A new political party in power, another World Baseball Classic title, a Japanese movie winning an Oscar, the yen soaring to the highest yen-to-dollar rate in decades, North Korea continuing its nuclear tests, and Obama making his first trip to Japan as president. These are some of the biggest events of the past year in Japan. Most of these issues have probably graced the international pages of a newspaper at some point or other in the U.S. But there was more news in Japan that received equal airtime here that probably didn’t make it overseas: The crazy trends.
It seems that anything marketed properly can turn into the next “big thing.” In Japan, these trends and fads are usually called “booms,” such as the “no-gyaru boom” or the “mori-garu boom.”
To start with, the no-gyaru boom (農ギャル) combines two ideas: farming/agriculture (no) and young women (gyaru) with a unique fashion — usually emphasizing heavy makeup and stylized hair — particularly popular to Harajuku, Tokyo. As you can probably imagine, this means that farming and agriculture has been popular among young women. This ranges from gardening at home to actually going out and farming. There are even no-gyaru tours where you can go to a farm and experience harvesting rice.
My hat goes off to the genius farmers who managed to pull this off. Watching young women pay to do your work for you definitely sounds like the way to go.
On the heels of the no-gyaru is the mori-gaaru (森ガール), which means “forest garu.” This is a current fashion where women strive to look, well, like they are from the woods. According to mixi, a social networking site (like a Japanese Facebook), some characteristics of a mori-garu are: wears warm colors, wears fuzzy/furry hats, layers, moves slowly and gracefully, and carries leather bags. The site even details what a mori-garu lifestyle and personality is like, including: enjoys relaxing at coffee shops, feels an attraction/appeal to old things, and likes to stroll with a camera in one hand.
Probably the strangest fad this year was the butsuzou boom (仏像ブーム), which was about people going to see Buddhist statues. One statue in particular, the Ashura Statue from Nara’s Kofukuji Temple, has been particularly popular, with articles even appearing in famous fashion magazines!
I forgot where I read it, but I remember reading about a young woman who was caught up in the butsuzou boom. She claimed that she admired the buddha’s physique more than any particular religious attraction.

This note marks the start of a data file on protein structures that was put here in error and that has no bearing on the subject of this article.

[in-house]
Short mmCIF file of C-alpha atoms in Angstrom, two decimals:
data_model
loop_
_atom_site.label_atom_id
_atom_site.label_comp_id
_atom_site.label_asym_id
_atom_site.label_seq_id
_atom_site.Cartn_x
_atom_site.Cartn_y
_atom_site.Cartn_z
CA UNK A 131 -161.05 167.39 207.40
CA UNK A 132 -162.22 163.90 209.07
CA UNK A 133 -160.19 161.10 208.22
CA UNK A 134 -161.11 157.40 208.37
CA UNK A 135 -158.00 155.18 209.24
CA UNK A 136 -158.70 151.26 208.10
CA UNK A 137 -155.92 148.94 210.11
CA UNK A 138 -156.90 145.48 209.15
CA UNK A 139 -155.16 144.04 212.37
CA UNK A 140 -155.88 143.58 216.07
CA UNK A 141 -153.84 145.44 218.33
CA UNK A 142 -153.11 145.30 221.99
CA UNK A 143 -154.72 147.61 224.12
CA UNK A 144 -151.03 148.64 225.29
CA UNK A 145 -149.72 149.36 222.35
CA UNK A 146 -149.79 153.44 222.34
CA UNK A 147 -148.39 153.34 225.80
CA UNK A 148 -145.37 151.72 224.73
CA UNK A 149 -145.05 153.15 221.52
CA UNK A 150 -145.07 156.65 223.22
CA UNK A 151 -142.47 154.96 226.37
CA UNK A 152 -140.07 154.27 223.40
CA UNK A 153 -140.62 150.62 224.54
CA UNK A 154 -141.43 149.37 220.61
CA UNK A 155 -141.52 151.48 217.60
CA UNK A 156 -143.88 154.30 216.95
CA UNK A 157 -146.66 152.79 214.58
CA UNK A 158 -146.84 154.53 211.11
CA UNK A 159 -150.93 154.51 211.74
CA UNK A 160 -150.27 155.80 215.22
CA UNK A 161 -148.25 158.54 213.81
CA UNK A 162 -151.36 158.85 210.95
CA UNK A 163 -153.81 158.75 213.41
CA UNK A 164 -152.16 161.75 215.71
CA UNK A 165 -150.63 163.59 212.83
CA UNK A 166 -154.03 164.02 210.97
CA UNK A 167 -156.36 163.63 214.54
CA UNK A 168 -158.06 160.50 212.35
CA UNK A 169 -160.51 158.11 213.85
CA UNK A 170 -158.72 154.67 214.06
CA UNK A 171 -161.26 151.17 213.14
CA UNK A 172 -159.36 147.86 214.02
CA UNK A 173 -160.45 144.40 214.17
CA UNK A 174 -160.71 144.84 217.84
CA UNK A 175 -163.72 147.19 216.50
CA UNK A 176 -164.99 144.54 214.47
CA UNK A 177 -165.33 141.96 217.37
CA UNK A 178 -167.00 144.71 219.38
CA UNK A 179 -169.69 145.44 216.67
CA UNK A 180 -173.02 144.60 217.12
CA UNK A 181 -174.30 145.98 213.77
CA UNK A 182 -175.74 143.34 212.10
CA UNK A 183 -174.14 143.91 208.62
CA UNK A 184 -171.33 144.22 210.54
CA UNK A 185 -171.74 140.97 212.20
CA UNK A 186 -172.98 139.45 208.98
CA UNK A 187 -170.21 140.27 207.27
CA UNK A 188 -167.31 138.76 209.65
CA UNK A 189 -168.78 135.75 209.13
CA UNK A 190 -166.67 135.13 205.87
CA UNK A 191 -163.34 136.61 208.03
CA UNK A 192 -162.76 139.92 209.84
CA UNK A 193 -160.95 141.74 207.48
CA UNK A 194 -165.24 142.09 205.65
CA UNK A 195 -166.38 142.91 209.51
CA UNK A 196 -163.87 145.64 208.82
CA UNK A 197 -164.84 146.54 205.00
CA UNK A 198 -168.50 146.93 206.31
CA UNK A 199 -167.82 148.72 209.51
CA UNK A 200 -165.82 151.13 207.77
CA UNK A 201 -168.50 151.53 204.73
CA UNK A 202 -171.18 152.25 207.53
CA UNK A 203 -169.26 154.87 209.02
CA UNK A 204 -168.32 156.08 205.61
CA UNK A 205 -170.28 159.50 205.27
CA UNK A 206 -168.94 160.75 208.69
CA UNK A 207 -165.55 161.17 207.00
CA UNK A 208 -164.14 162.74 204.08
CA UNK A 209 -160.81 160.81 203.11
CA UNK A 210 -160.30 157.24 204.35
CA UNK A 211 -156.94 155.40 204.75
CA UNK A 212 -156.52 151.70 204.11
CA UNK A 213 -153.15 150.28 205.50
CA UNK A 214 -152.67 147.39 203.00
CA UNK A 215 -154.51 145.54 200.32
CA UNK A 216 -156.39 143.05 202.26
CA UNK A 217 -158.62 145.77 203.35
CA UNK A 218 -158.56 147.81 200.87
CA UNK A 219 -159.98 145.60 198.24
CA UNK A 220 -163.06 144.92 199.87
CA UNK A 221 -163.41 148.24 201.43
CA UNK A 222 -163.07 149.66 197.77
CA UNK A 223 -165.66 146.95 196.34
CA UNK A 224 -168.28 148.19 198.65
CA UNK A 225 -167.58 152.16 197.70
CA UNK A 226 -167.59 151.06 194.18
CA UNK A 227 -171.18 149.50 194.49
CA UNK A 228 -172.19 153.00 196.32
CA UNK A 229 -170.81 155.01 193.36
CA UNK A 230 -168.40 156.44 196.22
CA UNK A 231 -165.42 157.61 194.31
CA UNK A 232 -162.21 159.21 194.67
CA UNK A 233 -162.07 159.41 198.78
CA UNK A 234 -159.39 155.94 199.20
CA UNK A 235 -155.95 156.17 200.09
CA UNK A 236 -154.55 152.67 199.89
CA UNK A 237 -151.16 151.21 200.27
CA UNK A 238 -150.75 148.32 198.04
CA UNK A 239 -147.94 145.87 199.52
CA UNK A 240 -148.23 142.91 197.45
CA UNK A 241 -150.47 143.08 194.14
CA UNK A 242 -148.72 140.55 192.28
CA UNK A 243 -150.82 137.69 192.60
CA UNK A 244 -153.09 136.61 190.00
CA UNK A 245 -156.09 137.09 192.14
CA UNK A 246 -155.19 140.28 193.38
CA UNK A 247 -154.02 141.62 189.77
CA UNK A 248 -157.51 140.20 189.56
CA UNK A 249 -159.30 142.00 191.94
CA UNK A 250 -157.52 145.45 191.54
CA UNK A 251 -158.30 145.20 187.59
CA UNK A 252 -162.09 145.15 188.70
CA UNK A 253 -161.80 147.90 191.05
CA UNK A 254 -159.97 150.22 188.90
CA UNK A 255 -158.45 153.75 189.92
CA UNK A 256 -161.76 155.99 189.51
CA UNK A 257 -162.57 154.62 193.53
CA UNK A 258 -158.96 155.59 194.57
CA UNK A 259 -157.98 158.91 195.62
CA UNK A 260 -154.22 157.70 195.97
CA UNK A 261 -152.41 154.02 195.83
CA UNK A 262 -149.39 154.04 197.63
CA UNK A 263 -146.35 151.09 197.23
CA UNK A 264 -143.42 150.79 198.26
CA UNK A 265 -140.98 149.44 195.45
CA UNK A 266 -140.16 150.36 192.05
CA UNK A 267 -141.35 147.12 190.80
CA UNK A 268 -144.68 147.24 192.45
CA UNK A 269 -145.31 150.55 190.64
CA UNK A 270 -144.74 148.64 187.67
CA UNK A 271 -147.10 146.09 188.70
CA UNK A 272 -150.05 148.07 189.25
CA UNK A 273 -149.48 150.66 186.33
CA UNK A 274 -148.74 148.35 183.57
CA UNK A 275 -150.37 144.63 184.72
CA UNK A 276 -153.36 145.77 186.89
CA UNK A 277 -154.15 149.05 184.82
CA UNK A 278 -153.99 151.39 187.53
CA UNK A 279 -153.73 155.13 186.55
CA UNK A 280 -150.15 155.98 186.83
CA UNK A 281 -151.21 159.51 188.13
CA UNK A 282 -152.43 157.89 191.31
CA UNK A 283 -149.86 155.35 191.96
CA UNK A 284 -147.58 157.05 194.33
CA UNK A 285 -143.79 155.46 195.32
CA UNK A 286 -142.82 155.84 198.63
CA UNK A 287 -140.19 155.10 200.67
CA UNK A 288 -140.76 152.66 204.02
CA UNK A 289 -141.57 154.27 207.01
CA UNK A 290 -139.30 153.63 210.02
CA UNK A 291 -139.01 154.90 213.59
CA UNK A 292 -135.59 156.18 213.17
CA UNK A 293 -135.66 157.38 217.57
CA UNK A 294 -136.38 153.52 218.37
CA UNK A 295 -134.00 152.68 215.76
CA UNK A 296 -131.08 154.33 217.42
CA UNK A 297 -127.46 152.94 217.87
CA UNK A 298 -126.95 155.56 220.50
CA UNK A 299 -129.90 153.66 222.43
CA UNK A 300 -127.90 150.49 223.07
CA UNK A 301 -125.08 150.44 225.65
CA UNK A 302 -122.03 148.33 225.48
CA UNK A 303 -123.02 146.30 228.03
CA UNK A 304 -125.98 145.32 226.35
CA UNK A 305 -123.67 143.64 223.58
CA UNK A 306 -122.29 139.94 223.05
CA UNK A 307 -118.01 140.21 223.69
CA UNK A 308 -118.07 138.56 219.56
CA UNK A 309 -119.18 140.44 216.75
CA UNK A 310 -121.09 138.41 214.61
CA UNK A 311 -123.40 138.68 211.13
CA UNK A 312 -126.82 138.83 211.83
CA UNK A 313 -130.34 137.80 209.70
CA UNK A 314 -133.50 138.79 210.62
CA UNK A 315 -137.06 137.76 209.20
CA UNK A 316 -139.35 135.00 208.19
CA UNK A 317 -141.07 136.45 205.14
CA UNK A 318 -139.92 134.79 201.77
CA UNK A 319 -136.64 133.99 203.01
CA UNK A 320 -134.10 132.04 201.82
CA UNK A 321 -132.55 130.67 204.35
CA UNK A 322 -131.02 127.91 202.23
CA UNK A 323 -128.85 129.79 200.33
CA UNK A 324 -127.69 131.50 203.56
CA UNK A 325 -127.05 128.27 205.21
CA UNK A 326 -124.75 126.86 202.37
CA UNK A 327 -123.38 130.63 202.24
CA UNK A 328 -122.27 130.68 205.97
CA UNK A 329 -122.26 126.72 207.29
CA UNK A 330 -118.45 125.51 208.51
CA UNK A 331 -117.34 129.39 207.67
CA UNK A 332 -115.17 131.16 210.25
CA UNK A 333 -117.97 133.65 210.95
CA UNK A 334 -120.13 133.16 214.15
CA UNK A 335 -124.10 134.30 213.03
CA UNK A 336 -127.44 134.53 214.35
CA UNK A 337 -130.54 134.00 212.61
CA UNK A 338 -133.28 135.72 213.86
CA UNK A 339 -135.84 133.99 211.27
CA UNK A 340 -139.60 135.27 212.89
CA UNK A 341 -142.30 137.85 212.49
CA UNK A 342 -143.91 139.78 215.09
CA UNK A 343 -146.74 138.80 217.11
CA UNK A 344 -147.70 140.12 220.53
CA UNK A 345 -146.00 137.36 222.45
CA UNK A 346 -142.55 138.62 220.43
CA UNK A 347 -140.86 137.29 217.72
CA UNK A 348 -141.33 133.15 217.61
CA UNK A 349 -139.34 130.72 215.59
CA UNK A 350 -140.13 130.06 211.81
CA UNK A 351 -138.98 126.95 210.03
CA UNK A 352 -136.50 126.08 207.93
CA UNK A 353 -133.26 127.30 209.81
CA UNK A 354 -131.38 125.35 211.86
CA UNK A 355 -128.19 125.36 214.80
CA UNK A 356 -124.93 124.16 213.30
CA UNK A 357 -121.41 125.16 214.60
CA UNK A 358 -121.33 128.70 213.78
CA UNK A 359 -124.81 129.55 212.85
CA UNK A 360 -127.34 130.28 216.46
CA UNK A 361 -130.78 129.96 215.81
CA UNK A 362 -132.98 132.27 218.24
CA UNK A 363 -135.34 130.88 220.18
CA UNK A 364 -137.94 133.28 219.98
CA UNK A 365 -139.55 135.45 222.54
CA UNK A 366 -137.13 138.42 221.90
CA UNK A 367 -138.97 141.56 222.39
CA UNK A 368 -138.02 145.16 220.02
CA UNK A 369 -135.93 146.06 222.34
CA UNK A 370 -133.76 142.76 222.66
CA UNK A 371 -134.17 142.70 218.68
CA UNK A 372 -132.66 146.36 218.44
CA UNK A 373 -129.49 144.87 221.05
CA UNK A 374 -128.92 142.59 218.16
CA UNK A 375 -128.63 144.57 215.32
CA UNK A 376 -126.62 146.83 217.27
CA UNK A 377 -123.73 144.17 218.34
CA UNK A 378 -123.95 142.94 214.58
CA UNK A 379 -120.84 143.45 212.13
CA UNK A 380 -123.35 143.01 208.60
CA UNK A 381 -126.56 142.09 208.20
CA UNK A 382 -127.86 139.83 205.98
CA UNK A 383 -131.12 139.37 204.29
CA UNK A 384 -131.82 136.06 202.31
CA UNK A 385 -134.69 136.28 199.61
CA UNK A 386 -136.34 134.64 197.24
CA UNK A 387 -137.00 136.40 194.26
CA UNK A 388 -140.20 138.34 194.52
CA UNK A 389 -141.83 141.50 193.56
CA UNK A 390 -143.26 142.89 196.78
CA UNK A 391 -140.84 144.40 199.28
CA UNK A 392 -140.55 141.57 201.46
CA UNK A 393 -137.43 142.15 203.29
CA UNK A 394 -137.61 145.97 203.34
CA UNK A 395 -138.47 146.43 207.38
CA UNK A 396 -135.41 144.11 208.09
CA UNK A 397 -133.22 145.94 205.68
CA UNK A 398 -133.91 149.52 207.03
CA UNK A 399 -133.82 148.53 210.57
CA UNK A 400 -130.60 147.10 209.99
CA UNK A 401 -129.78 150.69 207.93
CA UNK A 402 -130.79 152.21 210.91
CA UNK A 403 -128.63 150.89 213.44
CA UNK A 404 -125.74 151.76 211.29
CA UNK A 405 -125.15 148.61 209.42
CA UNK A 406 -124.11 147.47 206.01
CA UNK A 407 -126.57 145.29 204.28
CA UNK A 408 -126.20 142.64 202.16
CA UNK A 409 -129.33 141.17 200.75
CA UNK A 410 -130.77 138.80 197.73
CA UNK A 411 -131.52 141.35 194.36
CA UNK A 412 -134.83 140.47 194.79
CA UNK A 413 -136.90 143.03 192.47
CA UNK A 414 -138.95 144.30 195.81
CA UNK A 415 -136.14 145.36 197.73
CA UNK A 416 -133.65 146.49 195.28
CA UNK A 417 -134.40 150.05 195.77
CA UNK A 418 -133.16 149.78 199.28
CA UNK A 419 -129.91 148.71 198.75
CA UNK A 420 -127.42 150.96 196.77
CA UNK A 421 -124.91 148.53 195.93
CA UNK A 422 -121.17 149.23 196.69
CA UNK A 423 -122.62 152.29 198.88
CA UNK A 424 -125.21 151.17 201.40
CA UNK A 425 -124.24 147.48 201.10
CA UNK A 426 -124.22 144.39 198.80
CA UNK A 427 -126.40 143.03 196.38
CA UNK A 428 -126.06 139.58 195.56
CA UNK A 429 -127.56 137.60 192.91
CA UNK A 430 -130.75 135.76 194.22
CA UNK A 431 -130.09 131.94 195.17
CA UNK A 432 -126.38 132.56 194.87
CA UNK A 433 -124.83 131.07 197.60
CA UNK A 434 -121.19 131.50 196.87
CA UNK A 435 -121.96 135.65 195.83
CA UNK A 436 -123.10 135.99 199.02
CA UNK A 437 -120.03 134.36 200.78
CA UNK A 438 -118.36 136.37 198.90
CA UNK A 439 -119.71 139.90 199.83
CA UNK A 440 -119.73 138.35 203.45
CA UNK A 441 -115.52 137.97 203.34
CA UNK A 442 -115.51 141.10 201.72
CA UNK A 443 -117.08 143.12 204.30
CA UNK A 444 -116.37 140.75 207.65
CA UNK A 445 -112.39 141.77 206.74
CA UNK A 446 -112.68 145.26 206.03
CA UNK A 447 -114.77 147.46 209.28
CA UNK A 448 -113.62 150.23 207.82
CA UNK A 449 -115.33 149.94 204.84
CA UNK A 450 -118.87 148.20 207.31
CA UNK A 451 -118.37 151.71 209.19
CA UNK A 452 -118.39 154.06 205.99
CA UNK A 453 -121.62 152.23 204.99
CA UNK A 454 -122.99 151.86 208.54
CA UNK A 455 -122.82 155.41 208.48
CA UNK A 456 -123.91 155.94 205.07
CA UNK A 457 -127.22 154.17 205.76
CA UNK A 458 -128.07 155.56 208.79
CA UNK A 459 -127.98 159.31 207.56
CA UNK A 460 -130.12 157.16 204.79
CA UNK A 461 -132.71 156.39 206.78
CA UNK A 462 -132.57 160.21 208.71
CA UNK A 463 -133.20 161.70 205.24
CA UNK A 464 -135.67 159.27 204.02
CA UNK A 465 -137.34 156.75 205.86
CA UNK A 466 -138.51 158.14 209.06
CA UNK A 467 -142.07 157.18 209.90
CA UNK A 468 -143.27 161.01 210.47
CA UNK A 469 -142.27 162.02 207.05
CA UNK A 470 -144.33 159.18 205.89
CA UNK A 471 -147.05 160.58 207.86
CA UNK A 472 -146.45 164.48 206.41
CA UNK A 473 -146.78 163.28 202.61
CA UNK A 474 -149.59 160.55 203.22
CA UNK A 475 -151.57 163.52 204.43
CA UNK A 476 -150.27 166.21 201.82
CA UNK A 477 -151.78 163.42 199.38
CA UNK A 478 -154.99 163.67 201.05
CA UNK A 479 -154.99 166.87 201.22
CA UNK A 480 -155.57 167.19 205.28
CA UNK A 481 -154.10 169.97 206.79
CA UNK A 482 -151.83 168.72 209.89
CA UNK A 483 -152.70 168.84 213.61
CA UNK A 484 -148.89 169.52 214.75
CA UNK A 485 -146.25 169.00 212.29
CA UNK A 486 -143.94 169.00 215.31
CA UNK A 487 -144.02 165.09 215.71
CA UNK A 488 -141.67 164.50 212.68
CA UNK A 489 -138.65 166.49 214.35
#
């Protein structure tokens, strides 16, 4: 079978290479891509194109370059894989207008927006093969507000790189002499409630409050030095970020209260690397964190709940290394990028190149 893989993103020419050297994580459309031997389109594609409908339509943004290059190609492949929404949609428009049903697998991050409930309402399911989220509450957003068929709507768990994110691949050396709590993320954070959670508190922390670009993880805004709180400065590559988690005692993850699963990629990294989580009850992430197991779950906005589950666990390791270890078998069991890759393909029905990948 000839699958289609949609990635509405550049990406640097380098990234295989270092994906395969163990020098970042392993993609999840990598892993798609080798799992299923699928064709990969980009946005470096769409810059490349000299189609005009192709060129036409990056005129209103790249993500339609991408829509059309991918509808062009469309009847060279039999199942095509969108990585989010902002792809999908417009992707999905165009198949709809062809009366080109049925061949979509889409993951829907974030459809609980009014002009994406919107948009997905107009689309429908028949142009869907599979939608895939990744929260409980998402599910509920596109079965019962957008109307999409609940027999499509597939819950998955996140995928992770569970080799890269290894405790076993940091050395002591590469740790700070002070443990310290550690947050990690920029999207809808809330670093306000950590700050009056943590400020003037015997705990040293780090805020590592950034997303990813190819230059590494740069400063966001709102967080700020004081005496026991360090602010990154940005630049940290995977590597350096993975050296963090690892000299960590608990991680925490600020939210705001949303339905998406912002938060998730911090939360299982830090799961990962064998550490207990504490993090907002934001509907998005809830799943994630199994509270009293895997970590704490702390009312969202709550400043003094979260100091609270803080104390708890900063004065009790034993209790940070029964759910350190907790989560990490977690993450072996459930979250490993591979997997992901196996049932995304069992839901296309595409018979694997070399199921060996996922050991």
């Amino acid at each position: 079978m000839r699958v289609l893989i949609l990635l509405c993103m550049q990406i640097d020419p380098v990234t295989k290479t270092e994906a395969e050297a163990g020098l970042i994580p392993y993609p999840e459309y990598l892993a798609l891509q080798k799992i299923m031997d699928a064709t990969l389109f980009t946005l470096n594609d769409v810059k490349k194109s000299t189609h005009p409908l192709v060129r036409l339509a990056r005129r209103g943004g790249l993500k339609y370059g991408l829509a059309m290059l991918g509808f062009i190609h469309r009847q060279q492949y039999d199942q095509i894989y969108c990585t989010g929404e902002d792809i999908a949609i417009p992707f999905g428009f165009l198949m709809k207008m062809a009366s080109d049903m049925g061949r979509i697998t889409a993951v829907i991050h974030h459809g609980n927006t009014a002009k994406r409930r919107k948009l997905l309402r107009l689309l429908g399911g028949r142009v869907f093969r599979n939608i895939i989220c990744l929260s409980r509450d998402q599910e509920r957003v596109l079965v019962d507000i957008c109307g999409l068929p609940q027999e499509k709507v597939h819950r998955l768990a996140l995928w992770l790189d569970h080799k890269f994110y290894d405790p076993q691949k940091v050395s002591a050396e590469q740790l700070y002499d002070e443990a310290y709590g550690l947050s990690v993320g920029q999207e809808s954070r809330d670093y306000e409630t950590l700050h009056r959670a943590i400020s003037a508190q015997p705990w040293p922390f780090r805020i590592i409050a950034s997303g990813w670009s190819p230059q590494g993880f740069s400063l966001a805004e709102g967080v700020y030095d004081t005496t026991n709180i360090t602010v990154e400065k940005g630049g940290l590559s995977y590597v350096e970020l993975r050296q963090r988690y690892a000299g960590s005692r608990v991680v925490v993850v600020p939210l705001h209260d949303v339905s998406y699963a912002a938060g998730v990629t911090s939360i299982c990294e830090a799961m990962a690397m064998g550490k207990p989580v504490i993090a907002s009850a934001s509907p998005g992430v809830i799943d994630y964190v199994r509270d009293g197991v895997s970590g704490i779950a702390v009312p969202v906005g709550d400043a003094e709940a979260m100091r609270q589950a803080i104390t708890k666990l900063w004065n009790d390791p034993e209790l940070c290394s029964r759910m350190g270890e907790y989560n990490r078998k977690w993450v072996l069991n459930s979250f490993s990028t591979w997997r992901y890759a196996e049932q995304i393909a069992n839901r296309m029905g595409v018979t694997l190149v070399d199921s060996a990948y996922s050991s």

In addition to Buddhist statues, history in general has become popular, leading to one of this year’s top 10 buzz words: rekijo (歴女). Rekijo is used to describe women who are interested in history. They will often take trips by themselves or with other rekijo to historical sites in Japan.
It actually started from a video game called “Sengoku Basara,” where you control characters that are based off of historical figures. Many liberties have been taken between the game and the history (the men are made to look very handsome), contributing to the popularity among young women. It moved on from a video game to a manga and anime, and many other promotional tie-ins have followed to take advantage of the boom.
But as strange as a historical boom may be, it’s timely in that 2010 marks the 1,300th anniversary of Nara as the capital of Japan. There are going to be historical events throughout the year aimed at pulling thousands or even millions of tourists into Nara. There have been electronic countdown billboards since last year as well as a TV drama and special commemorative characters to promote the anniversary.
We had some interesting ups and downs in 2009. But I’m looking forward to what 2010 may bring! Happy New Year!
Jeff Asai, a Yonsei originally from Northern California’s South Bay Area, writes from the town of Asuka, Nara Prefecture, Japan, where he is teaching English in the JET (Japan Exchange and Teaching) Program. He can be reached via e-mail at firstname.lastname@example.org.